As now with those of soi-disant sound mind.
This I could prove beyond a single doubt,
         Were there a jot of sense among mankind;
But till that point d'appui is found, alas!
Like Archimedes, I leave earth as 't was.
Lord Byron (George Gordon) (1788-1824)
Don Juan
Canto the Fourteenth, LXXXIV , 1819-1824

Peter the Hermit, Calvin, and Robespierre, sons of the same soil, at intervals of three centuries were, in a political sense, the levers of Archimedes. Each in turn was an embodied idea finding its fulcrum in the interests of man.

Pierre L' Hermite, Calvin et Robespierre, chacun à trois cents ans de distance, ces trois Picards ont été, politiquement parlant, des leviers d' Archimède. C' était chacun à chaque époque une pensée qui rencontrait un point d' appui dans les intérêts et chez les hommes.

Honoré de Balzac (1799-1850)
Catherine de' Medici
Chapter XIII: Calvin, 1846
Translated by George Saintsbury

He was thinking alone, and seriously racking his brain to find a direction for this single force four times multiplied, with which he did not doubt, as with the lever for which Archimedes sought, they should succeed in moving the world, when some one tapped gently at his door.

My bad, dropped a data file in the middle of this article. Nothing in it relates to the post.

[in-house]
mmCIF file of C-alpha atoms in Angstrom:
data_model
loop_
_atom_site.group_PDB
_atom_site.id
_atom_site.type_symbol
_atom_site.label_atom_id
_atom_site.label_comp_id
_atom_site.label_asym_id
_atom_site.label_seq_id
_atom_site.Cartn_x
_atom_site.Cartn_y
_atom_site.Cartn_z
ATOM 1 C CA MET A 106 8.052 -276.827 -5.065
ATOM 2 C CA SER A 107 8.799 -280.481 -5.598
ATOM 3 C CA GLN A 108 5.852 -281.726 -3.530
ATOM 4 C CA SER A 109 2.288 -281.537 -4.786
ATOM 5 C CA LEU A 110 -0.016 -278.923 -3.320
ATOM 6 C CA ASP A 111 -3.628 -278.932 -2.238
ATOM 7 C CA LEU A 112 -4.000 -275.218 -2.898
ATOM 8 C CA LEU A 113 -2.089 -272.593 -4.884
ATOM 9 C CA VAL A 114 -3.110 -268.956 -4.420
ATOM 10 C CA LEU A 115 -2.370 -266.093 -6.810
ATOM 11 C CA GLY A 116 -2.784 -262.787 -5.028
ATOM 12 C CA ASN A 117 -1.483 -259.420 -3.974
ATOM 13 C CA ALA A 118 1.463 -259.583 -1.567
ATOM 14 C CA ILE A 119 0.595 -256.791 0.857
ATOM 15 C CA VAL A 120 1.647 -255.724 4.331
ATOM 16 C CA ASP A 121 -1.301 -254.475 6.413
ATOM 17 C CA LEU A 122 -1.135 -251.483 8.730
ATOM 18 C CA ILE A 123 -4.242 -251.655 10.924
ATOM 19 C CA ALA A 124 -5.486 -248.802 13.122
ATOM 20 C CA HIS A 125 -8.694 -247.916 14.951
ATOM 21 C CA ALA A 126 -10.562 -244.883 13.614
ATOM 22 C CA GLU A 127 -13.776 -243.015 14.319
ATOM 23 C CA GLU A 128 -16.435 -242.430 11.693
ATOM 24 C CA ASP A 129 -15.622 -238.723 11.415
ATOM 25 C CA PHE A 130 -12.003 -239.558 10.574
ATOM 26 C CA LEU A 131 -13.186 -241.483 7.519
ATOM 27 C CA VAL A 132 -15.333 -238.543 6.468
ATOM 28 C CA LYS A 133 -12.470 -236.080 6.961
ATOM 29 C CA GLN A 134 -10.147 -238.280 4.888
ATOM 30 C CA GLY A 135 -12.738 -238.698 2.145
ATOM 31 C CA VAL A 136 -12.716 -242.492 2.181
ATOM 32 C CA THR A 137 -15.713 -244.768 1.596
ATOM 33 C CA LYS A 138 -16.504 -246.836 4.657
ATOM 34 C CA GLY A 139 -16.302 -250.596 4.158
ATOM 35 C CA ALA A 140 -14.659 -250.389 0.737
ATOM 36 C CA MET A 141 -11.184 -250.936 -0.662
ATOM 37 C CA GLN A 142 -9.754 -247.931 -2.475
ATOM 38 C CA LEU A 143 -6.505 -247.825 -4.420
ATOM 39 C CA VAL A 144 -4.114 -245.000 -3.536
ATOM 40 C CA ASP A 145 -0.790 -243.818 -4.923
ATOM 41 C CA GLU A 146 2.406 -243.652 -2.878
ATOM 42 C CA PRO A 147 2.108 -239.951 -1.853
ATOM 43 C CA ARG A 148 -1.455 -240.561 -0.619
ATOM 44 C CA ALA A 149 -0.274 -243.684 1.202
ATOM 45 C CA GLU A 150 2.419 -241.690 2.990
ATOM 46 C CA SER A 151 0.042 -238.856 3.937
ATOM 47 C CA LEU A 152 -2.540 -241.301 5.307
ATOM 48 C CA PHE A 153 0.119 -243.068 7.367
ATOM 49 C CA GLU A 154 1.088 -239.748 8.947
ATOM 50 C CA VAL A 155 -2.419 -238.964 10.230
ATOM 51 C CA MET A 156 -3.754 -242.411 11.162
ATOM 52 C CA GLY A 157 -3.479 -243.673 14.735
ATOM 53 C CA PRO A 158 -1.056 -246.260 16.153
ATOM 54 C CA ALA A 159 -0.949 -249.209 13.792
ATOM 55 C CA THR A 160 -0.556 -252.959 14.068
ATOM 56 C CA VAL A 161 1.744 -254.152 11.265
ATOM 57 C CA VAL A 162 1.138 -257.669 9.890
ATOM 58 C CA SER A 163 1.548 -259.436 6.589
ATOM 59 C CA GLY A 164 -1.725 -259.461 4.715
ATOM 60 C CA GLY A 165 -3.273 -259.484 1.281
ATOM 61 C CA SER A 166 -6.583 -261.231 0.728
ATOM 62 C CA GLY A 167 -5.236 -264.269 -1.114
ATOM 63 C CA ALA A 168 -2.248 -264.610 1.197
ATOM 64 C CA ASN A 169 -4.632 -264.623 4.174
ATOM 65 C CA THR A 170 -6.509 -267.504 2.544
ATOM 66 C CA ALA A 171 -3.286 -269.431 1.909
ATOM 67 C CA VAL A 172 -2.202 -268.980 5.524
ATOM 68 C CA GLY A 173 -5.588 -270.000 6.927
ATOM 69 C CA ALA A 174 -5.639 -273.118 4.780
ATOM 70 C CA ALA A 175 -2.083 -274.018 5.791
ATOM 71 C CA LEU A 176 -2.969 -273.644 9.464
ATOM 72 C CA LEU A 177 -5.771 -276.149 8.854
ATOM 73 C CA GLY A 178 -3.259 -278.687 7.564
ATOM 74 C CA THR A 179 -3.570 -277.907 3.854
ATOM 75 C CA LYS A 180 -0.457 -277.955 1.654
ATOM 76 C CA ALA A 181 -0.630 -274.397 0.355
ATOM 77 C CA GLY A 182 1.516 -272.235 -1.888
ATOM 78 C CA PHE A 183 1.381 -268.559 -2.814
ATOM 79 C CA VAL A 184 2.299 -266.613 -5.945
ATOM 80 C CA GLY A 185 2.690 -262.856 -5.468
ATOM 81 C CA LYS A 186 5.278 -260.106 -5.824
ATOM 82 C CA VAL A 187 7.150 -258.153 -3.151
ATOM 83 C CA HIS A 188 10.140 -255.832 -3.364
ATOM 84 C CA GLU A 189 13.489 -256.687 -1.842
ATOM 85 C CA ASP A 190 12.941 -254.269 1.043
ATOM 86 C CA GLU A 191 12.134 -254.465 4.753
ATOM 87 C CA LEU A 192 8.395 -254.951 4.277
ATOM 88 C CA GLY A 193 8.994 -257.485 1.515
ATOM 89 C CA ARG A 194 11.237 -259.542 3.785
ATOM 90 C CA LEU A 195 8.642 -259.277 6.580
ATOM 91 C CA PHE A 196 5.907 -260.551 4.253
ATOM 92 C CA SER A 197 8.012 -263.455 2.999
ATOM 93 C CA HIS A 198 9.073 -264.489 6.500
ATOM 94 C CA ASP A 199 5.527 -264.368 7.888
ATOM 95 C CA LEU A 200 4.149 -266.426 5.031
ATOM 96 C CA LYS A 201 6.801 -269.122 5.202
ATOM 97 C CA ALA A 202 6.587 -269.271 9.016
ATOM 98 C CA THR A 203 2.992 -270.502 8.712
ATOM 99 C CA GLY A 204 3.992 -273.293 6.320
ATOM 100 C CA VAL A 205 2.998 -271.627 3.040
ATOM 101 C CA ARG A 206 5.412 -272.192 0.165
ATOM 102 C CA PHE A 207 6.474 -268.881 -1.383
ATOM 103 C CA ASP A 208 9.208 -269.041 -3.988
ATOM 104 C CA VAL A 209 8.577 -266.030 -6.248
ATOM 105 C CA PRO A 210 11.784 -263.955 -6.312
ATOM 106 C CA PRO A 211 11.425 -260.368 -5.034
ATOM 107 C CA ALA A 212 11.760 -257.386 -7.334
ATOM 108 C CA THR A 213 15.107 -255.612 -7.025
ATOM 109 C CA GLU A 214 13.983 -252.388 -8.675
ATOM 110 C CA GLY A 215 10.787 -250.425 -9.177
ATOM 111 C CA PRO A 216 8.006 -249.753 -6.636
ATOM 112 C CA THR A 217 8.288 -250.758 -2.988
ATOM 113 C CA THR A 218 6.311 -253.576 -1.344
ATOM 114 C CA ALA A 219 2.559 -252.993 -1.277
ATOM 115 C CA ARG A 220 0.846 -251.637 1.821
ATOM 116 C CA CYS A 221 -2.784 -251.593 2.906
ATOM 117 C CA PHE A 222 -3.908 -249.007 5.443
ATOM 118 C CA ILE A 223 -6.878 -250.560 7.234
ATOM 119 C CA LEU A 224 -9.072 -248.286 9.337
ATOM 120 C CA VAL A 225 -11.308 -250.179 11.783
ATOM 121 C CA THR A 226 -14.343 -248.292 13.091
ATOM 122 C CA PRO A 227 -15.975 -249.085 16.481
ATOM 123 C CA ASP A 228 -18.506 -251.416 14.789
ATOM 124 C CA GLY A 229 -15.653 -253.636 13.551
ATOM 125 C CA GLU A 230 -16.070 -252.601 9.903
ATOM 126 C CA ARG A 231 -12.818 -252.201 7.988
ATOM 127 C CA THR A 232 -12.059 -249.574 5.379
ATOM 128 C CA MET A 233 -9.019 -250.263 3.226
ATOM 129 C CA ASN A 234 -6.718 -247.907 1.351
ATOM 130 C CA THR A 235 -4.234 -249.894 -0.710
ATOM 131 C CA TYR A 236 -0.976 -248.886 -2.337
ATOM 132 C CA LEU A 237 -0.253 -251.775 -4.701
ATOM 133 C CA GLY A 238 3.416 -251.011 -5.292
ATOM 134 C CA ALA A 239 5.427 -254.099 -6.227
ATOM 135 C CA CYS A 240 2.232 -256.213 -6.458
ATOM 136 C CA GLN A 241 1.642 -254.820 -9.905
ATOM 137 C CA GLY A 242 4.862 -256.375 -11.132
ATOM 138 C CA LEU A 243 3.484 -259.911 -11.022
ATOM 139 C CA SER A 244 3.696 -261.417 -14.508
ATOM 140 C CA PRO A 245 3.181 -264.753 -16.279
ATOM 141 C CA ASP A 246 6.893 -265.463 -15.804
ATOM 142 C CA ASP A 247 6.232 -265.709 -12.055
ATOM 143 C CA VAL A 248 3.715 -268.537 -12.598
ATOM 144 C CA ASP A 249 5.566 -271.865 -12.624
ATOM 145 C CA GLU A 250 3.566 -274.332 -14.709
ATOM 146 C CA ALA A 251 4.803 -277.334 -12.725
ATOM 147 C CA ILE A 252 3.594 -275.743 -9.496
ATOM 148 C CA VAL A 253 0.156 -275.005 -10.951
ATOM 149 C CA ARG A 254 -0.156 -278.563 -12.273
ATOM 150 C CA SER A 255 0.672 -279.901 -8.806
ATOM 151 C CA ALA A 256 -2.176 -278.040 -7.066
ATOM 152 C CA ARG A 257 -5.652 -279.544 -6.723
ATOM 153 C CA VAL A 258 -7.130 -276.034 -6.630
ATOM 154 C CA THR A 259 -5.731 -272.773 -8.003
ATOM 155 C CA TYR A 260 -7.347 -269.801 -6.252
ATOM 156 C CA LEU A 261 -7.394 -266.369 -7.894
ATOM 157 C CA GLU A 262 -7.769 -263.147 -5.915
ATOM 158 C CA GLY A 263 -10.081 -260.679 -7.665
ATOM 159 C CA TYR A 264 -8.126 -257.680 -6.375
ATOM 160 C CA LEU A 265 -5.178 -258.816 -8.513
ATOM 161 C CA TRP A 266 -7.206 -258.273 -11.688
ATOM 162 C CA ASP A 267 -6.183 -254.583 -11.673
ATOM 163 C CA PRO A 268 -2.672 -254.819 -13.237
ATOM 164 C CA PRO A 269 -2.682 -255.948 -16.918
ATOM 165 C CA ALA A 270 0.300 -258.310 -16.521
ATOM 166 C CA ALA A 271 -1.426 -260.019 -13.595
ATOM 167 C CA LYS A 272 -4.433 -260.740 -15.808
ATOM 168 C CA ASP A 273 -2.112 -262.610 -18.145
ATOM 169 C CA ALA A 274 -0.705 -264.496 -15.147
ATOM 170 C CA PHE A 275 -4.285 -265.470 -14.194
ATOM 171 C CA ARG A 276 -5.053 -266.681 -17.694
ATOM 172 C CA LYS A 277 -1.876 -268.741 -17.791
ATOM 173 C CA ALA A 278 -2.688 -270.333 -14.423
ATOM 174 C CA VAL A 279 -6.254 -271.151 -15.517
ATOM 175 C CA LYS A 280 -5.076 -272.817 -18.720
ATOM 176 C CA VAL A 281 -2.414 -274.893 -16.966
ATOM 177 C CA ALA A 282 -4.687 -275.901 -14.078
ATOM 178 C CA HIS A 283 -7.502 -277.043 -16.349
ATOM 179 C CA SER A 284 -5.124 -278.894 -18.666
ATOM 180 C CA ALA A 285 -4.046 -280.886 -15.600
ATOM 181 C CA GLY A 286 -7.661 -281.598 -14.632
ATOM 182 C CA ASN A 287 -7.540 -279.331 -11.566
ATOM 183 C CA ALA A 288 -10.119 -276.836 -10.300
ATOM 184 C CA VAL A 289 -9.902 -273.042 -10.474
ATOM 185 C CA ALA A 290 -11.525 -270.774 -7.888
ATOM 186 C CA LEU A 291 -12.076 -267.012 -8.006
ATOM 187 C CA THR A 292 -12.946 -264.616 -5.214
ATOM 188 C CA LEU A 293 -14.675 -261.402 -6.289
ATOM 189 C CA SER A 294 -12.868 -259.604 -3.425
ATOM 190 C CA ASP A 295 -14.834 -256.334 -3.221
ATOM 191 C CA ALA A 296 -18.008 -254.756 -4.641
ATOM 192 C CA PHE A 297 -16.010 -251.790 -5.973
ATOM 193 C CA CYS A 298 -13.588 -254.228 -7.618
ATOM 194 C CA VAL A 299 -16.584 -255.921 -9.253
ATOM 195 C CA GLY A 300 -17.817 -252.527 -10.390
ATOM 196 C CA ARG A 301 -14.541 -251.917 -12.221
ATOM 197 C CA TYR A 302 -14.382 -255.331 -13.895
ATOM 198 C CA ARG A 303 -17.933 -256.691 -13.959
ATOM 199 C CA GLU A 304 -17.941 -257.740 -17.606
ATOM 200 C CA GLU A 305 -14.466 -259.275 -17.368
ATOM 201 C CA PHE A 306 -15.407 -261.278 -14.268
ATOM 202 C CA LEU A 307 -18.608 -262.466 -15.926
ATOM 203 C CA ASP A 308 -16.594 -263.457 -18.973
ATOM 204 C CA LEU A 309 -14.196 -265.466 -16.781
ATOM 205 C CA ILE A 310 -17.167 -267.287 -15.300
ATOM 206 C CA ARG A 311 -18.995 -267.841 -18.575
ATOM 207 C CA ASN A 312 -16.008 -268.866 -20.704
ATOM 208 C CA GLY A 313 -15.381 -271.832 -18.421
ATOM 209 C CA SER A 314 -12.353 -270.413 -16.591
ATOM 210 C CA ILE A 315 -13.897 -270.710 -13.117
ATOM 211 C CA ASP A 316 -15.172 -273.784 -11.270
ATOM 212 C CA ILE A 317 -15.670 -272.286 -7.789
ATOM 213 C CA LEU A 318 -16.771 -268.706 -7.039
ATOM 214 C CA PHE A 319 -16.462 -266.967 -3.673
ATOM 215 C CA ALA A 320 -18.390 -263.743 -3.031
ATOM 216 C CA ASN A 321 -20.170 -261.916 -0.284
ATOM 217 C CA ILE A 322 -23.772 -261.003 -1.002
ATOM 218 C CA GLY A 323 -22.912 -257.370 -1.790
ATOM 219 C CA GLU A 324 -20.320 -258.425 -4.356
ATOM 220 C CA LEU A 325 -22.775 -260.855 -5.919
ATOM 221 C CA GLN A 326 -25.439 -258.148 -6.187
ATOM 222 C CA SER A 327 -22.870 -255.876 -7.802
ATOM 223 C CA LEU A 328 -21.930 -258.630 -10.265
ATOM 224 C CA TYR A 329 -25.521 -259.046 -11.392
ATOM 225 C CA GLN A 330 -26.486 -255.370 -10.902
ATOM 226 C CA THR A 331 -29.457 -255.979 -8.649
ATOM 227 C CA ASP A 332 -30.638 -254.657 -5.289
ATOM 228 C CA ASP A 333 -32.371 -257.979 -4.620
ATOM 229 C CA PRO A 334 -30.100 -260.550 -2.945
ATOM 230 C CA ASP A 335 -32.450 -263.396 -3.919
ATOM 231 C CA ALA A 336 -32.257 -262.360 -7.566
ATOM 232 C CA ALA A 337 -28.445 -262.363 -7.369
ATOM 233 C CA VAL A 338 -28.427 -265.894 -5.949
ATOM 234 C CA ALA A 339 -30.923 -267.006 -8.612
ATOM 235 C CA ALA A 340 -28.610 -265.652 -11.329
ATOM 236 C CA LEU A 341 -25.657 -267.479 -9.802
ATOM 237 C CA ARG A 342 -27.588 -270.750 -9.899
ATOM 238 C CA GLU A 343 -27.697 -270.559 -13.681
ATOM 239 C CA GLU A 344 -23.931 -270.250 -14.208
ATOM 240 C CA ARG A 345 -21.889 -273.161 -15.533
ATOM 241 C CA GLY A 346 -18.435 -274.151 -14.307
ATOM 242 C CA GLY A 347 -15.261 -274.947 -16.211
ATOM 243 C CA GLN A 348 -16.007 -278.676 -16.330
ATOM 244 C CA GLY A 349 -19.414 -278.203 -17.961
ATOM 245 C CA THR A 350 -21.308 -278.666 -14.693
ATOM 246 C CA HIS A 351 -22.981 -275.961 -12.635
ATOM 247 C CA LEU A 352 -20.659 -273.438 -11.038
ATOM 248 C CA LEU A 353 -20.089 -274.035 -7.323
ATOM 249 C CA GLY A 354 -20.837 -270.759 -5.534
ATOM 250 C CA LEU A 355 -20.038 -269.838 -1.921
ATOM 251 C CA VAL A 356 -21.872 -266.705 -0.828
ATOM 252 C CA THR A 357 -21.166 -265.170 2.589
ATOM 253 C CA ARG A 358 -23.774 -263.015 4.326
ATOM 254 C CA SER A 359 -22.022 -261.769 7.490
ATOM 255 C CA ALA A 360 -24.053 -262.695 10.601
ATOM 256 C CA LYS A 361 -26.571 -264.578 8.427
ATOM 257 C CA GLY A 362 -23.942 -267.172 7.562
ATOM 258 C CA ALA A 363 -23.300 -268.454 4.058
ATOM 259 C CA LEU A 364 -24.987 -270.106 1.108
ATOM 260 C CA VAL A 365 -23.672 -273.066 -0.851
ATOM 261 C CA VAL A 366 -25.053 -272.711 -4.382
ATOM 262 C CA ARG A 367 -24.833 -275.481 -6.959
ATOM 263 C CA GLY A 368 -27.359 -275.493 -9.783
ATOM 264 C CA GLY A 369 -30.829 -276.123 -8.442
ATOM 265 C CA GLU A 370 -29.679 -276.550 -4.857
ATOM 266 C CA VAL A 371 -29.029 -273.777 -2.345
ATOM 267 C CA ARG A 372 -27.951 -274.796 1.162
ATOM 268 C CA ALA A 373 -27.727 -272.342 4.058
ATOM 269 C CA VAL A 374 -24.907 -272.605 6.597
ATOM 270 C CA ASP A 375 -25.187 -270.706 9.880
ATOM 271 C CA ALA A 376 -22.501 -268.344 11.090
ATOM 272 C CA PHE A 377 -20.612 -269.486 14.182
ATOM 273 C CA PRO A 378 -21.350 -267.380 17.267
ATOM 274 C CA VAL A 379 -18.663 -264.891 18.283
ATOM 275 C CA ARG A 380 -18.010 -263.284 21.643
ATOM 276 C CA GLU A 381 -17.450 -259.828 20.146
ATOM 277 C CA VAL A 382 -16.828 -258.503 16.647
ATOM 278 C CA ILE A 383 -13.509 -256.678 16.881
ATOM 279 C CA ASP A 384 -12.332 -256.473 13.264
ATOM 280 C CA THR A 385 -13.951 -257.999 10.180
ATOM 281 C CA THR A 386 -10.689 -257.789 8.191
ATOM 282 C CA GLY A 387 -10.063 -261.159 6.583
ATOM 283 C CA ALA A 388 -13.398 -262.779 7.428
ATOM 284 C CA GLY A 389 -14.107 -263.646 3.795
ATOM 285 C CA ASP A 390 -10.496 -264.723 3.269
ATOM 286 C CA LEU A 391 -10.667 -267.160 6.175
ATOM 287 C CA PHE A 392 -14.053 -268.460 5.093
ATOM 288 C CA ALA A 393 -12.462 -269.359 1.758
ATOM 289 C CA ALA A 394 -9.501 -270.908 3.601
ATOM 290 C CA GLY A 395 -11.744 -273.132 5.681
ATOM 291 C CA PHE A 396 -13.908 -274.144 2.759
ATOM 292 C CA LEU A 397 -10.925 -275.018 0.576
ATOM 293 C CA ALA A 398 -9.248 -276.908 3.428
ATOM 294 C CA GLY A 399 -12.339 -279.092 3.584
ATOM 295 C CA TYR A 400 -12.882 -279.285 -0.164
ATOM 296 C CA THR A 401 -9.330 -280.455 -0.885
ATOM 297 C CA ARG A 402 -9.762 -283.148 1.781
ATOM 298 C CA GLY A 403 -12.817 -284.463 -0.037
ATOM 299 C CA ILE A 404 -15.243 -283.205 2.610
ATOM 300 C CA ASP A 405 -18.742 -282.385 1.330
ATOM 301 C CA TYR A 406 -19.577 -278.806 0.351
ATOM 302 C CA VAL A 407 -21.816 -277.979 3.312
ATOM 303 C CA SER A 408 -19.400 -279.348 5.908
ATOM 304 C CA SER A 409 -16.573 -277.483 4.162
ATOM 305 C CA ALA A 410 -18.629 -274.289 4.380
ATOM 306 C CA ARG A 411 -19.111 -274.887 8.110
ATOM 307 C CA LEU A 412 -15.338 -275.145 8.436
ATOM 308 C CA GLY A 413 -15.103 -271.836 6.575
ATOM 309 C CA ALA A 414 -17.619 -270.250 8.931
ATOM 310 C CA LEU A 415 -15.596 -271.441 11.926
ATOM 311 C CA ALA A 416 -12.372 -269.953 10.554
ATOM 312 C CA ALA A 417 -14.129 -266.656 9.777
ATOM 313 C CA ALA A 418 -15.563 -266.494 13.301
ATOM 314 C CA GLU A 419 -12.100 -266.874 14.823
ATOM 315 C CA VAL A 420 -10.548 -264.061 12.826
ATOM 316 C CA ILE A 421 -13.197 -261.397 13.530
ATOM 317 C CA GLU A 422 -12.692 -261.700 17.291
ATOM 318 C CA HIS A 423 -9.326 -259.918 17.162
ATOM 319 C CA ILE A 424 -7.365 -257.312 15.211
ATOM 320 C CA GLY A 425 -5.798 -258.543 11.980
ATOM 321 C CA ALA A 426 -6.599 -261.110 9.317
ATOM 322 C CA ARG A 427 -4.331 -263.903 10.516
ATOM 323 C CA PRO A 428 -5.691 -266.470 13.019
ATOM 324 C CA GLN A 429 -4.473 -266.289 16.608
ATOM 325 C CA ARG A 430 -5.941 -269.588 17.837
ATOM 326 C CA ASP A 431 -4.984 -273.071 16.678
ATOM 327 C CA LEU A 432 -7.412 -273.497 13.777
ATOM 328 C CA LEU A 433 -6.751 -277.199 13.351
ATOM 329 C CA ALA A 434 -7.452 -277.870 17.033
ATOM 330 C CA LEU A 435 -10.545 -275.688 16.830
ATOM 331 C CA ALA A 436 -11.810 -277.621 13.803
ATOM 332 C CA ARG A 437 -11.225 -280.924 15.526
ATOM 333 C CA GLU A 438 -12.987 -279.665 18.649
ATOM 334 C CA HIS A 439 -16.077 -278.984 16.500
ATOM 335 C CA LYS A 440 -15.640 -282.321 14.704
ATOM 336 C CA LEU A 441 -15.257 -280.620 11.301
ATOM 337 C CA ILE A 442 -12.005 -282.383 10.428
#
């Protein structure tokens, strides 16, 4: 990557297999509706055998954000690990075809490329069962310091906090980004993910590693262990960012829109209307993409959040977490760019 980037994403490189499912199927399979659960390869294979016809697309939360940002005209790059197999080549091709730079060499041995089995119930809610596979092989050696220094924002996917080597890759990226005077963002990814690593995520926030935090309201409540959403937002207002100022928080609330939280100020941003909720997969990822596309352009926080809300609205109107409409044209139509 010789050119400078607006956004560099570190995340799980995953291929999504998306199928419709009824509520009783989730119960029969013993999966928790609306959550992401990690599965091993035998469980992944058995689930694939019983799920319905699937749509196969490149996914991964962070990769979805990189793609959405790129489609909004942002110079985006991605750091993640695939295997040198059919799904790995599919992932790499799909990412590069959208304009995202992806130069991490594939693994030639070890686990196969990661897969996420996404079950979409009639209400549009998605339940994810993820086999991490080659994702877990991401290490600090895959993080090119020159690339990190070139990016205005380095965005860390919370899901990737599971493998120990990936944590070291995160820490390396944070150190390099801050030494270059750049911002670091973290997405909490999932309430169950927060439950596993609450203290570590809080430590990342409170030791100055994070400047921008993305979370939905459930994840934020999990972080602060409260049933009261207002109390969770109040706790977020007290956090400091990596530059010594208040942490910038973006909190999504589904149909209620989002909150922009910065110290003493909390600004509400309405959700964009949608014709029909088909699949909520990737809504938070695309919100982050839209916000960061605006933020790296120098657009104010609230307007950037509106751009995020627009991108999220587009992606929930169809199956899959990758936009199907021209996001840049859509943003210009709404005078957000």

Il y songeait, lui, et sérieusement même, se creusant la cervelle pour trouver une direction à cette force unique quatre fois multipliée avec laquelle il ne doutait pas que, comme avec le levier que cherchait Archimède, on ne parvînt à soulever le monde,—lorsque l'on frappa doucement à la porte.

Alexandre Dumas (1802-1870)
The Three Musketeers (Les Trois Mousquetaires)
Chapter VIII: A Court Intrigue, 1844

O vanity! you are the lever with which Archimedes wanted to lift the earthly globe!

О самолюбие! ты рычаг которым Архимед хотел приподнять земной шар!

Mikhail Lermontov (1814-1841)
A Hero of Our Time
Princess Mary, 1840